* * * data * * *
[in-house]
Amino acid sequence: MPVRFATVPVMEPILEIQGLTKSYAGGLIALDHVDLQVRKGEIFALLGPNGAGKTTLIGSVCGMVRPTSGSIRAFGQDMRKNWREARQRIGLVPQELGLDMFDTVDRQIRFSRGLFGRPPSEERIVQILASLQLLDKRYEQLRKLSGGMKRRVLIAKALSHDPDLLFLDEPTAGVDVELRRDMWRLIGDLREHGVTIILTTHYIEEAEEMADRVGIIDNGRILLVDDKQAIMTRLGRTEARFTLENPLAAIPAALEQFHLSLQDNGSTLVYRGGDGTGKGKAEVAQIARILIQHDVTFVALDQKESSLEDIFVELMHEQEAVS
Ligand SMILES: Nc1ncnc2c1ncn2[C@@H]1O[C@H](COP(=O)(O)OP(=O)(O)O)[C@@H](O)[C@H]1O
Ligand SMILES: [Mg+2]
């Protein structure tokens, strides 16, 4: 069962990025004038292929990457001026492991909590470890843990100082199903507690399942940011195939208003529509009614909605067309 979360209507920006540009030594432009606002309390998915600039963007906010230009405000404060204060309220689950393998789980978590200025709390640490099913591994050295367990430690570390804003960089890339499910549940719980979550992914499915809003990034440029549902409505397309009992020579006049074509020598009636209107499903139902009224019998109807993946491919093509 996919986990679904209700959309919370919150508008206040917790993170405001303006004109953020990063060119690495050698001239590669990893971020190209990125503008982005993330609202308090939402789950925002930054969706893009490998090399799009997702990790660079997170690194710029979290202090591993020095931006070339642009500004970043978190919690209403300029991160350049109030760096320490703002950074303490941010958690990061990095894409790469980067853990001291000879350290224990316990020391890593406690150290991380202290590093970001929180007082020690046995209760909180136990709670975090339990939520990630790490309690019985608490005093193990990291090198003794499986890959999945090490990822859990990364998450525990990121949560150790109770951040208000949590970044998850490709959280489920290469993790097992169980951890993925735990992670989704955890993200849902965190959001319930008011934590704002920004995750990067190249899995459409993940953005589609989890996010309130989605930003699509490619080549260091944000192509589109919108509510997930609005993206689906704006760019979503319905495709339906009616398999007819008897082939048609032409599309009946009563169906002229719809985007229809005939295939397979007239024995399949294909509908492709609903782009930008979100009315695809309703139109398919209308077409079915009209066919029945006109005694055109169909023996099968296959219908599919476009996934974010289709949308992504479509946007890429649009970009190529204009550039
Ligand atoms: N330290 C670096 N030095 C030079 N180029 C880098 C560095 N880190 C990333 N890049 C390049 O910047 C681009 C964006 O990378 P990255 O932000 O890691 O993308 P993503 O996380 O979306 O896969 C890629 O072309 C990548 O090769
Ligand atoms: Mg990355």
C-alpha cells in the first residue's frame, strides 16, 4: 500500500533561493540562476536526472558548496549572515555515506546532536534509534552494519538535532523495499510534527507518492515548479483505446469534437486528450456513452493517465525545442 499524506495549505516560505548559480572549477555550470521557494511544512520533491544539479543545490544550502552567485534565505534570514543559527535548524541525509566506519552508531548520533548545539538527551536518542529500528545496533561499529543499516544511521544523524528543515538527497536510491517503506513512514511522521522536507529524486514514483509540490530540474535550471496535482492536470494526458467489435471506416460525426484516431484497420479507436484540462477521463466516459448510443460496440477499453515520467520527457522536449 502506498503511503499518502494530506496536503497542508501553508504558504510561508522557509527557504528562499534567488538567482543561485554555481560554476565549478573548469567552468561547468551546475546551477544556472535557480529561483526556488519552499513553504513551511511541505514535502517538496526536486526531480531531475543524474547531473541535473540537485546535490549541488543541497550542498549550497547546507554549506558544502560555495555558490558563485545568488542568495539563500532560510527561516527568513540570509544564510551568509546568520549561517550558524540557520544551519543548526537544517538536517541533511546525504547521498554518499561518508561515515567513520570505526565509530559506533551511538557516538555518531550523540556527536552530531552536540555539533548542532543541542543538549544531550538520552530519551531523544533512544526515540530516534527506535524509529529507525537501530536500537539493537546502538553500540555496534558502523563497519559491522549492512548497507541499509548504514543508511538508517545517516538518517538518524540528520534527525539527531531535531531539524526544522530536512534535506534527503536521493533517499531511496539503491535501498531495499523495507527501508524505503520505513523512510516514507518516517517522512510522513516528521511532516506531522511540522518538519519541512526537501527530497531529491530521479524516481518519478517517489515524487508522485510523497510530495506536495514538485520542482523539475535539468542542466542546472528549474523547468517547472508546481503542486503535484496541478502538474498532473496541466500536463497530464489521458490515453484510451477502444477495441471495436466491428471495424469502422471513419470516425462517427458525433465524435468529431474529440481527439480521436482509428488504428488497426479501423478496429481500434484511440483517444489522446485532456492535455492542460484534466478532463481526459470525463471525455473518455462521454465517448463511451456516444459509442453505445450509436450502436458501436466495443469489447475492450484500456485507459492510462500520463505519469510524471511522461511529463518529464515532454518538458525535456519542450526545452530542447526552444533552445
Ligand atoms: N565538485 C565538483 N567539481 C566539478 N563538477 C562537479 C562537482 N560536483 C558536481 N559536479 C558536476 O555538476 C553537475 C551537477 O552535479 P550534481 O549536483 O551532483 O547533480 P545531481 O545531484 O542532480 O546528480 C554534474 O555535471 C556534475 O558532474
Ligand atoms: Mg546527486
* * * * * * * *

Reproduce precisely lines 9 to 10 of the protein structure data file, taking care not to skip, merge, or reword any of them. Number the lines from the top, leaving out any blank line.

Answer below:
Ligand atoms: N565538485 C565538483 N567539481 C566539478 N563538477 C562537479 C562537482 N560536483 C558536481 N559536479 C558536476 O555538476 C553537475 C551537477 O552535479 P550534481 O549536483 O551532483 O547533480 P545531481 O545531484 O542532480 O546528480 C554534474 O555535471 C556534475 O558532474
Ligand atoms: Mg546527486